Print this Page
Case Basics
Docket No. 
Northwest Austin Municipal Utility District Number One
Eric H. Holder, Jr., Attorney General, et al.
(argued the cause for the appellant)
(Deputy Solicitor General, Department of Justice, argued the cause for the appellee Holder)
(argued the cause for the intervenor-appellee)
Facts of the Case 

Northwest Austin Municipal Utility District Number One ("Northwest") sought a declaratory judgment exempting it from Section 5 of the Voting Rights Act of 1965 and alternatively argued that Section 5 was unconstitutional. Section 5 prohibits "covered jurisdictions" – states and political subdivisions with histories of racial discrimination in voting – from changing their voting procedures without permission from either the Attorney General or a three-judge panel of the U.S. District Court for the District of Columbia.

The district court held that Northwest was not eligible for exemption from Section 5 reasoning that it did not qualify as a "political subdivision" as defined in the Voting Rights Act. Moreover, the court rejected Northwest's argument that Congress' 2006 extension of Section 5 for another 25 years made the provision unconstitutional. Rather, the court held that given the documentation of contemporary racial discrimination in "covered jurisdictions", Congress acted rationally in extending the provision, rendering Section 5 constitutional.


1) Does Section 4(a) of the Voting Rights Act ("VRA") permit any "political subunit" of a "covered state" from seeking exemption from Section 5 of the VRA when it permits "political subdivisions" within "covered states" from seeking such exemptions?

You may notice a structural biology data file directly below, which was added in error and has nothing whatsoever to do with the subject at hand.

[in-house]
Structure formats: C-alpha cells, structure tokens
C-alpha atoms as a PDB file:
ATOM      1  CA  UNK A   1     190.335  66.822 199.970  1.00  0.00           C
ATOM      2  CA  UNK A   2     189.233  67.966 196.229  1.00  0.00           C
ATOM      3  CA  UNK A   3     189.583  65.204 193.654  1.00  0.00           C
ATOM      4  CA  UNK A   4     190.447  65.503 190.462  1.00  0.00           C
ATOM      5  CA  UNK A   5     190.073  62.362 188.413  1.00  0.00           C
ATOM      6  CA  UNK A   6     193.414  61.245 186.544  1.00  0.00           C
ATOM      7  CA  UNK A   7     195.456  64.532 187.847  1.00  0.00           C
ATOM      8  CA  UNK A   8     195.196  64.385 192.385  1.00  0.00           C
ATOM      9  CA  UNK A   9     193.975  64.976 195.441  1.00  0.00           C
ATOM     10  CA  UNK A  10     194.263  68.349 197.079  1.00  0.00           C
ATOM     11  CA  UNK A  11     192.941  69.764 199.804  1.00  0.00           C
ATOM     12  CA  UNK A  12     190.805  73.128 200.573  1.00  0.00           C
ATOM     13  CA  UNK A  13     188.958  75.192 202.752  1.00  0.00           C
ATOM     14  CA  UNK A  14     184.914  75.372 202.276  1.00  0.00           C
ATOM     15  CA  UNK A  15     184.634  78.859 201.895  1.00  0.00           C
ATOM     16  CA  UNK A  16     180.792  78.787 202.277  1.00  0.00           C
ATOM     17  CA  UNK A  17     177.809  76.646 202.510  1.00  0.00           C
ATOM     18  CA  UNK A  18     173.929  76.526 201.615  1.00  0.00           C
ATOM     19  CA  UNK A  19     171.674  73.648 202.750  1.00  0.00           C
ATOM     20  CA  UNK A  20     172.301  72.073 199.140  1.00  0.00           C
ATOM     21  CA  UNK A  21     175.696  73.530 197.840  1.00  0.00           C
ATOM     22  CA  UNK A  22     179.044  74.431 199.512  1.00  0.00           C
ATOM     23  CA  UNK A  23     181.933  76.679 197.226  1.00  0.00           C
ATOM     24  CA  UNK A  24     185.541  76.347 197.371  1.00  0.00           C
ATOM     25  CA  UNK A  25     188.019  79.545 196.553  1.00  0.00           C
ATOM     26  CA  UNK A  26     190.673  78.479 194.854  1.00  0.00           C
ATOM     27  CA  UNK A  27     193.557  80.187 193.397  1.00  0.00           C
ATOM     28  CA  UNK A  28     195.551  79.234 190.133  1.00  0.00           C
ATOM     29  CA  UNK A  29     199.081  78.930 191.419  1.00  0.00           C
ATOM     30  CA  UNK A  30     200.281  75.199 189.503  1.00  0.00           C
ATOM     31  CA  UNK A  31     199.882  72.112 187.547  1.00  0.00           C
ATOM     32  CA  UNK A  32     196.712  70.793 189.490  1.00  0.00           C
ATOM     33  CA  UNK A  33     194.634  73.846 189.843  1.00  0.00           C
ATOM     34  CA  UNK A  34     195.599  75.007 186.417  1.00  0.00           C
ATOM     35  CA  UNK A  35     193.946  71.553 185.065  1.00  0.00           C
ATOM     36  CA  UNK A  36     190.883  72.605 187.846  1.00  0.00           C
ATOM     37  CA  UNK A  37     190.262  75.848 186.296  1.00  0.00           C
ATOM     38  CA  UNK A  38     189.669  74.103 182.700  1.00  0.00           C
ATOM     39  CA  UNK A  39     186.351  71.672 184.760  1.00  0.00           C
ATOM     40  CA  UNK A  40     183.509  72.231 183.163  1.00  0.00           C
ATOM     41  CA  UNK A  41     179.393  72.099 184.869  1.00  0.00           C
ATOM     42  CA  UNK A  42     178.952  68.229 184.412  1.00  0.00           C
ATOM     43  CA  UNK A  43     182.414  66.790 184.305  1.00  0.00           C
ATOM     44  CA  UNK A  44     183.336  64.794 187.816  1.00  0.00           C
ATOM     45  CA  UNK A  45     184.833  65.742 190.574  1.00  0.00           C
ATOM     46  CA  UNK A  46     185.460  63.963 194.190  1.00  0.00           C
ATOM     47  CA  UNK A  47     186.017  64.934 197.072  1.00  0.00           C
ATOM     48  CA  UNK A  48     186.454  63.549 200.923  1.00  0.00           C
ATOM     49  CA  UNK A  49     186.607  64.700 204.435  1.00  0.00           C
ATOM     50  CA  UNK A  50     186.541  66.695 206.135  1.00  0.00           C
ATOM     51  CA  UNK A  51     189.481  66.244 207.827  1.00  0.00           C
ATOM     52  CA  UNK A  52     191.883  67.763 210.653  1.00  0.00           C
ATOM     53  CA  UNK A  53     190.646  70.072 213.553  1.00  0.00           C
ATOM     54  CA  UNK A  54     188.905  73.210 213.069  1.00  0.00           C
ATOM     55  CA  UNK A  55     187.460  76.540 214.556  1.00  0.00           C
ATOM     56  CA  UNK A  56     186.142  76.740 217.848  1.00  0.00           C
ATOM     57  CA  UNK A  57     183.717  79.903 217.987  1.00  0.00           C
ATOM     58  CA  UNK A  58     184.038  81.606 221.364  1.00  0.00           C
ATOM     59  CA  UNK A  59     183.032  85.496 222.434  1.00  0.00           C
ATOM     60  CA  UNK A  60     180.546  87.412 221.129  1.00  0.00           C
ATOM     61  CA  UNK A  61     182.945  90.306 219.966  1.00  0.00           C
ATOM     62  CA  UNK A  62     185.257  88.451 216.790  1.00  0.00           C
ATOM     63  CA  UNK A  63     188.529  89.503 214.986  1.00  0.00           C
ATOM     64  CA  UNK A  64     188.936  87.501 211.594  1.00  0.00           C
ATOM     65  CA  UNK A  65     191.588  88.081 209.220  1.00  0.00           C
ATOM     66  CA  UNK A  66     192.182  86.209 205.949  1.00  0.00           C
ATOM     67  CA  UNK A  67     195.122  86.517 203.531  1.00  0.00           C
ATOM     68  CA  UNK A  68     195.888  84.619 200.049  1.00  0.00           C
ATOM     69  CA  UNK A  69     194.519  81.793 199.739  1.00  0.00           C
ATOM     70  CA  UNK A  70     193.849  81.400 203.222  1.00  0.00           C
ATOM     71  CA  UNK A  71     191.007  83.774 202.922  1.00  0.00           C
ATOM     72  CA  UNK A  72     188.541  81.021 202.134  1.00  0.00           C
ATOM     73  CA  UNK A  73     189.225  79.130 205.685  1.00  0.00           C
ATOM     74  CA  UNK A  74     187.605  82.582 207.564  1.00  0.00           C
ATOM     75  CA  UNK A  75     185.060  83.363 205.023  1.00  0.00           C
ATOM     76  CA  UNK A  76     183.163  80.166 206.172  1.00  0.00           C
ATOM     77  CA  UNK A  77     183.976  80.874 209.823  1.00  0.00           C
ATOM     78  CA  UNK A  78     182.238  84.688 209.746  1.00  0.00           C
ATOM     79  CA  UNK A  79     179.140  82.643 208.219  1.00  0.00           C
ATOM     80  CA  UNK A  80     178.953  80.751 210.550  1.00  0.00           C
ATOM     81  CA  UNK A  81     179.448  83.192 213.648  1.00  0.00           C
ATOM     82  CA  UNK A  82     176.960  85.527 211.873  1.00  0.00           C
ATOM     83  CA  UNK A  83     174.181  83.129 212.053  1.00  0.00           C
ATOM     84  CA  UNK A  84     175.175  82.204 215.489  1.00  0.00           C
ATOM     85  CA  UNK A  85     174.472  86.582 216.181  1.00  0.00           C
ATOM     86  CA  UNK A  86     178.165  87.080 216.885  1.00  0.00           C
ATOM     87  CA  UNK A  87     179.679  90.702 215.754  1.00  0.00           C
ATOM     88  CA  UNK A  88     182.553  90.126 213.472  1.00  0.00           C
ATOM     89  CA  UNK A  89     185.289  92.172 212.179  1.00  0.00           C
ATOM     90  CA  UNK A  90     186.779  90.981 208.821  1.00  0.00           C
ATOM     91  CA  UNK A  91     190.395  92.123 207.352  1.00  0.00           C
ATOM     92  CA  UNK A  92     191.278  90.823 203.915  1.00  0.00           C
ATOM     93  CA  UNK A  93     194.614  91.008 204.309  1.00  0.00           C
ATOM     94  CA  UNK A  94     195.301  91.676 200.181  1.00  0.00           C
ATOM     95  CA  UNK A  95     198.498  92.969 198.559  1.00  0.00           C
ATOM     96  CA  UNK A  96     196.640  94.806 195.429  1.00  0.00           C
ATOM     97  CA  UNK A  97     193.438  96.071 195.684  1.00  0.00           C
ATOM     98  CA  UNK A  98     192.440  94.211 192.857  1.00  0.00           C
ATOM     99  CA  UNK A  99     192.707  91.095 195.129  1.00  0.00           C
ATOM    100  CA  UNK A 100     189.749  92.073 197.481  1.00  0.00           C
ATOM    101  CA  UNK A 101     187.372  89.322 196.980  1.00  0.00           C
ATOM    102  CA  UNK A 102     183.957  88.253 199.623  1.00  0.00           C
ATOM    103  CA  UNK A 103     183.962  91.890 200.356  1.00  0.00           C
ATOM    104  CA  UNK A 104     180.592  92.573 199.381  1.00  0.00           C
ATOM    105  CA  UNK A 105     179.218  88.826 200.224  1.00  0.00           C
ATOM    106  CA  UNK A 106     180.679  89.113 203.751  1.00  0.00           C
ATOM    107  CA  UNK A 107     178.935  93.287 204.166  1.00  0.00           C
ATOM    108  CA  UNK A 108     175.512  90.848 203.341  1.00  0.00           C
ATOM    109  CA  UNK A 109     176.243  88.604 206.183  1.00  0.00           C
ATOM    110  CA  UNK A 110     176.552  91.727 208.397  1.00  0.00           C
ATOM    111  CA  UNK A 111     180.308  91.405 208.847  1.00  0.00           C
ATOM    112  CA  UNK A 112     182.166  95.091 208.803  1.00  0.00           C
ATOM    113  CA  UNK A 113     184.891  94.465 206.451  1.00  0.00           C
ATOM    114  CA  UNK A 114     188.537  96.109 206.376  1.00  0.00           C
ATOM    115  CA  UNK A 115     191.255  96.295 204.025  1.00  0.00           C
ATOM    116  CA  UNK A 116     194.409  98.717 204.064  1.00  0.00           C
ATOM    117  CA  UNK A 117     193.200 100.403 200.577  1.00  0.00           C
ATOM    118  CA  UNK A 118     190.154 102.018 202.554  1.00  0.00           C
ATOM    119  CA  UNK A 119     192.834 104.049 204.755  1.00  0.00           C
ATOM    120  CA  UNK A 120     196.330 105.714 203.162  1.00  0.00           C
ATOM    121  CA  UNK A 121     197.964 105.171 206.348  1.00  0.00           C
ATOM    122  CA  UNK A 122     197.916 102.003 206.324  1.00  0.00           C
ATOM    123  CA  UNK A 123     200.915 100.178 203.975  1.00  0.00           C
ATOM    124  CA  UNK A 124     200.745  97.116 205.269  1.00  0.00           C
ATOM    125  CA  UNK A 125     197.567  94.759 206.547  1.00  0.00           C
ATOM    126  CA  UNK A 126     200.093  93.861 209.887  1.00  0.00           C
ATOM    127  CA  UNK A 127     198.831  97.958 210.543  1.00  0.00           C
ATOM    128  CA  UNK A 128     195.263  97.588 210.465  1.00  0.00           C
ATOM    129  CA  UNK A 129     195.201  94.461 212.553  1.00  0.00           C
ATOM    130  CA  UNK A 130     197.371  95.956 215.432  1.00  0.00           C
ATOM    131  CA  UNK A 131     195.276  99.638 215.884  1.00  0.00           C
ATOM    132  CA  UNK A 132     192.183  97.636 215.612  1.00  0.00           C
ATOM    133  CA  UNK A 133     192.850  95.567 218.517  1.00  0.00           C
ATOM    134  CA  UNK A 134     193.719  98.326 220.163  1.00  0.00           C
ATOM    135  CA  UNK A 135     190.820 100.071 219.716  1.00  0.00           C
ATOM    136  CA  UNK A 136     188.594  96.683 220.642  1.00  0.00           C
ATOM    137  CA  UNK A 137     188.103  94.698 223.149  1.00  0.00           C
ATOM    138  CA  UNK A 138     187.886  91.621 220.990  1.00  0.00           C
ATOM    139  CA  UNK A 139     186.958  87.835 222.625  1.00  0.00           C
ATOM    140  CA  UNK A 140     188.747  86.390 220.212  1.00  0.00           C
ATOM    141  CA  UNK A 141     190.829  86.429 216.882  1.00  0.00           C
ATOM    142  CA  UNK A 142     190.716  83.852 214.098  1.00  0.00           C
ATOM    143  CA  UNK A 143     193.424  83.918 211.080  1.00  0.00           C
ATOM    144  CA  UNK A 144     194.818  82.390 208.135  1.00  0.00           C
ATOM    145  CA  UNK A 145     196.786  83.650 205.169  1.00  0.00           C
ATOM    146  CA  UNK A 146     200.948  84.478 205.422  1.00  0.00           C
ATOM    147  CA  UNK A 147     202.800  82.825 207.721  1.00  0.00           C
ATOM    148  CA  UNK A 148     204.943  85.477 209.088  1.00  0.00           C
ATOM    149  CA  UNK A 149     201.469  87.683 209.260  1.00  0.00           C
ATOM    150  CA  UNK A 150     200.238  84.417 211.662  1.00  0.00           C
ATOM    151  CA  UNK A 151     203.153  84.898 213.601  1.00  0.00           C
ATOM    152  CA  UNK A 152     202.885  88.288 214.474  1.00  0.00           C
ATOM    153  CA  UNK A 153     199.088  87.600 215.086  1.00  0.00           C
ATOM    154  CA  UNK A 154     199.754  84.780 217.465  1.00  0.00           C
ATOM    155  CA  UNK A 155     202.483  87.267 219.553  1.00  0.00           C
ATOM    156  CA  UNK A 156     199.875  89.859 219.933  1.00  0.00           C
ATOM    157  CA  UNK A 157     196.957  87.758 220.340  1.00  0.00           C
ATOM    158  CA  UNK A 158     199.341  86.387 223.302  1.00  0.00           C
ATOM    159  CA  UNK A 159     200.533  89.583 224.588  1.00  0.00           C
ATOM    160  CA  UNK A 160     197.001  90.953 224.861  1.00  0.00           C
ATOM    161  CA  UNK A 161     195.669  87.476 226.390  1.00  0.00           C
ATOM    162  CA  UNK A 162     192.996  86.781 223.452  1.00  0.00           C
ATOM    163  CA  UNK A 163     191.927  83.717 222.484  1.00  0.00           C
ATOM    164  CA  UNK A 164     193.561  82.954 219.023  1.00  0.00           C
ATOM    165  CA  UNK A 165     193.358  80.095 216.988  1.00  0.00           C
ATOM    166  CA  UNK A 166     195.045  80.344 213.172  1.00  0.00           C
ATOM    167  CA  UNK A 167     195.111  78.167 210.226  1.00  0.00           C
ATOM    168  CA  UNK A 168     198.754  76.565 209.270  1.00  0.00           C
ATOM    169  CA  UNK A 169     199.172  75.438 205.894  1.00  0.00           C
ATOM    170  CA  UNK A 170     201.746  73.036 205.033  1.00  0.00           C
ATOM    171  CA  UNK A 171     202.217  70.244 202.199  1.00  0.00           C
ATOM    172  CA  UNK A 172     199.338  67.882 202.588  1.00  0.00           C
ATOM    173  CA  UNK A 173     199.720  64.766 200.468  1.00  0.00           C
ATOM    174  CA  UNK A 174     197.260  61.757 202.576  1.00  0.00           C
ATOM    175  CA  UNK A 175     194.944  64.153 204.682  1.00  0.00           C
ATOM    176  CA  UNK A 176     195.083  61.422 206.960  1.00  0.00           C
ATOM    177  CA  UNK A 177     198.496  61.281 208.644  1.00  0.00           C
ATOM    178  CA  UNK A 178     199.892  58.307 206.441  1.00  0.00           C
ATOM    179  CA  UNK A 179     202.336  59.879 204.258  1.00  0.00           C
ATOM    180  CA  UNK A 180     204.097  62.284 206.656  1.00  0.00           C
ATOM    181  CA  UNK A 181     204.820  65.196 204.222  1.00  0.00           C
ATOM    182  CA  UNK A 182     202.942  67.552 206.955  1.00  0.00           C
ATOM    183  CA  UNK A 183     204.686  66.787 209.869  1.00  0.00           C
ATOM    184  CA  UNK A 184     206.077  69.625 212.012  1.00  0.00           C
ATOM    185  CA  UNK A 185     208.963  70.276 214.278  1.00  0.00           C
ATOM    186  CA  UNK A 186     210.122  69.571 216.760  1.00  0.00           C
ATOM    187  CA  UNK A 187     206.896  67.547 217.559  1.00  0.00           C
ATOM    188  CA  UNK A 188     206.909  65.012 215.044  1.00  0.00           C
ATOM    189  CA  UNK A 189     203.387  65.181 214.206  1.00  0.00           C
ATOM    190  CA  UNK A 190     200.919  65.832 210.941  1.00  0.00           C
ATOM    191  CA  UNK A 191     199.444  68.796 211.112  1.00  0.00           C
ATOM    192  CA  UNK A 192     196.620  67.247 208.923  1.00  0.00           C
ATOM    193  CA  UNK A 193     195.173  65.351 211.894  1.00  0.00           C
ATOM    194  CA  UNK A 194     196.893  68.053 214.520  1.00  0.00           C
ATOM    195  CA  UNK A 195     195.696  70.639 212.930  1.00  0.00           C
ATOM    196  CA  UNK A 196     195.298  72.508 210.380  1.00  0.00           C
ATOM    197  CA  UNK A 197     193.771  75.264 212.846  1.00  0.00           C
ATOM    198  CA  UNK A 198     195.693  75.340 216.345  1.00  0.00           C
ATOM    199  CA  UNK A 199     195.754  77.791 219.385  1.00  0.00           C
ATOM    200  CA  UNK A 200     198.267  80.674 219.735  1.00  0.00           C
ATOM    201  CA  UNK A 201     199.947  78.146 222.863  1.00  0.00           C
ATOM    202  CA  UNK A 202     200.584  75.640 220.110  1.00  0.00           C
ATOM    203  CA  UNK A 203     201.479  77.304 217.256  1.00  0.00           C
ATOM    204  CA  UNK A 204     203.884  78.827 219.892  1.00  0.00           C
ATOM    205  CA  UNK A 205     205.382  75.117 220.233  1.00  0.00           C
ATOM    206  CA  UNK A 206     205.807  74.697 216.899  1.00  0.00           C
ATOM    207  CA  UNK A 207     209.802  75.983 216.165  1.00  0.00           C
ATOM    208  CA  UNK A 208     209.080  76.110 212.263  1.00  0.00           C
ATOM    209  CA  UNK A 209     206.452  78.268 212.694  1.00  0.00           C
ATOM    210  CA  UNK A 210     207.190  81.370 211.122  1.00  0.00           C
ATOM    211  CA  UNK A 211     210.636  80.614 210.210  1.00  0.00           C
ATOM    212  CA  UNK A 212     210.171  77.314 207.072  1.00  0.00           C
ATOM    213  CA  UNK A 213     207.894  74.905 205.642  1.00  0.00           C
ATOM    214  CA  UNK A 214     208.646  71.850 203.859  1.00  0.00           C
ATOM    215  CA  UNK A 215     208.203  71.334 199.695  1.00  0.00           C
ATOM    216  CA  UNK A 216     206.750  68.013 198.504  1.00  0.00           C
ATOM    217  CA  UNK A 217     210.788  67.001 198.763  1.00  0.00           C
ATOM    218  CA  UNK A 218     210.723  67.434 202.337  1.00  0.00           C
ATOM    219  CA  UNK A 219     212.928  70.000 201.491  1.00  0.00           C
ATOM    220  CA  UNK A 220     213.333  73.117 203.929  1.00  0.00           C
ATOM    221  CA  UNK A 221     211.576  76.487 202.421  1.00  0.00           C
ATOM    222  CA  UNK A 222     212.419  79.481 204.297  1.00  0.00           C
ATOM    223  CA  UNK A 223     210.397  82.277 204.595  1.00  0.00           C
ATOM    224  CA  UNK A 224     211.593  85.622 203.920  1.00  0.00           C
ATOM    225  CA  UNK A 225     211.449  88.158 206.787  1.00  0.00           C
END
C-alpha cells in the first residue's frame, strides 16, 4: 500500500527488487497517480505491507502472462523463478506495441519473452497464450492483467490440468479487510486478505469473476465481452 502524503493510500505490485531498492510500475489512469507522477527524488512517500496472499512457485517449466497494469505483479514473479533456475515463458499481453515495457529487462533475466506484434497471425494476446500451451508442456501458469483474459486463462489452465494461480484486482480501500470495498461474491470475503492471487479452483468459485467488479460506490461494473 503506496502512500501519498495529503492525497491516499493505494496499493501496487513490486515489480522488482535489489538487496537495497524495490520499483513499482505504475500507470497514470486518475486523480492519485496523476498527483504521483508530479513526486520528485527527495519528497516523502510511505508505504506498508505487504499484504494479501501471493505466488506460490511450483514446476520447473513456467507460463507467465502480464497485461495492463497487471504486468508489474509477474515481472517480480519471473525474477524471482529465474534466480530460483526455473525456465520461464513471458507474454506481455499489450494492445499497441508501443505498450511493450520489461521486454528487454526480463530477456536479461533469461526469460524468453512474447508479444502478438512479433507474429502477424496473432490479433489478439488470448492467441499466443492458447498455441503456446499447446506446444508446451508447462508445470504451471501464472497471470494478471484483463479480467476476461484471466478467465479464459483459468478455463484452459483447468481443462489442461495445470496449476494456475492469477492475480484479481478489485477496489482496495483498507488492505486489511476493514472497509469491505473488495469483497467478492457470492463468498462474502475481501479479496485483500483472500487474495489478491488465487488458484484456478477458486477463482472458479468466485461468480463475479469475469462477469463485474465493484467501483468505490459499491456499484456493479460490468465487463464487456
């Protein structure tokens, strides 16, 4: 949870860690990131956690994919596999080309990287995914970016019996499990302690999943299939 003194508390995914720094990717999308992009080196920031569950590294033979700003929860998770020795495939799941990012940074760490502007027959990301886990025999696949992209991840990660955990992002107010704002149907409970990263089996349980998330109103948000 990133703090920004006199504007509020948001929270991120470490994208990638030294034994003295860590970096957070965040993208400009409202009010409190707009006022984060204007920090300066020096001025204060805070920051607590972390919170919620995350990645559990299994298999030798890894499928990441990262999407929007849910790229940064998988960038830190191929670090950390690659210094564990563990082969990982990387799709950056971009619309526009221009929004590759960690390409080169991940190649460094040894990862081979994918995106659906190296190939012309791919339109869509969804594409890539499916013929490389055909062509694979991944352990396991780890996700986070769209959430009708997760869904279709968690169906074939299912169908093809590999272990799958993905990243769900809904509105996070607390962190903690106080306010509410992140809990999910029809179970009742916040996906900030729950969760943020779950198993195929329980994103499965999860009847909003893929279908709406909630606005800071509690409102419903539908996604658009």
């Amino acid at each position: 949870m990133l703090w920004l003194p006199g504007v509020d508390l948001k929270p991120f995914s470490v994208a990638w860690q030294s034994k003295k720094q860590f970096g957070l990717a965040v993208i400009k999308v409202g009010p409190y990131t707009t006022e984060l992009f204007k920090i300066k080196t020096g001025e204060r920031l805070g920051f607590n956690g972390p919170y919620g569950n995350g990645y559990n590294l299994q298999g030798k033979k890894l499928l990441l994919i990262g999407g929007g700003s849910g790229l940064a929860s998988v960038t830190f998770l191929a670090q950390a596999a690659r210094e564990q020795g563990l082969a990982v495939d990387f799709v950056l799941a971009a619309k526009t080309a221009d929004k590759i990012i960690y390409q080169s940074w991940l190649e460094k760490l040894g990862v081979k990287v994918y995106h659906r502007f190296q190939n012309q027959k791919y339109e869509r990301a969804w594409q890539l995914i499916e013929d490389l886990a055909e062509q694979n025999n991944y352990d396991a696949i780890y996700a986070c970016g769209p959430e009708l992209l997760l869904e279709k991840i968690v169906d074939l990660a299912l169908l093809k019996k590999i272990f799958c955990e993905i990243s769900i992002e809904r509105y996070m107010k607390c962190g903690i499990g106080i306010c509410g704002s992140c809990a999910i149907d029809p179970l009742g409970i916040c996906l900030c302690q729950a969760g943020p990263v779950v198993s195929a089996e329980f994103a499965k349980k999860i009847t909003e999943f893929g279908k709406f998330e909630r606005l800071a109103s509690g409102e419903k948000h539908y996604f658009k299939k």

2) Was the 2006 extension of Section 5 of the Voting Rights Act a valid exercise of congressional power when the Congressional Record indicated no persistent patter of "covered states" attempting to evade the enforcement of the VRA?

Decision: 9 votes for Northwest Austin Municipal, 0 vote(s) against
Legal provision: Voting Rights Act

Yes. Not answered. The Supreme Court held that the VRA permits all political subdivisions, including the district, to seek to bailout from the preclearance requirements of the VRA. With Chief Justice John G. Roberts writing for the majority and joined by Justices John Paul Stevens, Antonin G. Scalia, Anthony M. Kennedy, David H. Souter, Ruth Bader Ginsburg, Stephen G. Breyer, and Samuel A. Alito, and in part by Justice Clarence Thomas, the Court reasoned that the language of the VRA did not constrict the availability of a bailout for political subunits like Northwest Municipal. Moreover, the Court reasoned that considering that only 17 of 12,000 jurisdictions covered by the VRA had bailed out suggested that Congress had never intended for it to be so difficult to bailout.

Justice Thomas wrote separately, concurring in the judgment in part and dissenting in part. He criticized the Court for not addressing the constitutionality of Section 5 of the VRA. He argued that he thought it did in fact exceed Congress' power to enforce the 15th Amendment, rendering it unconstitutional.

Cite this Page
NORTHWEST AUSTIN MUNICIPAL v. HOLDER. The Oyez Project at IIT Chicago-Kent College of Law. 23 July 2015. <>.
NORTHWEST AUSTIN MUNICIPAL v. HOLDER, The Oyez Project at IIT Chicago-Kent College of Law, (last visited July 23, 2015).
"NORTHWEST AUSTIN MUNICIPAL v. HOLDER," The Oyez Project at IIT Chicago-Kent College of Law, accessed July 23, 2015,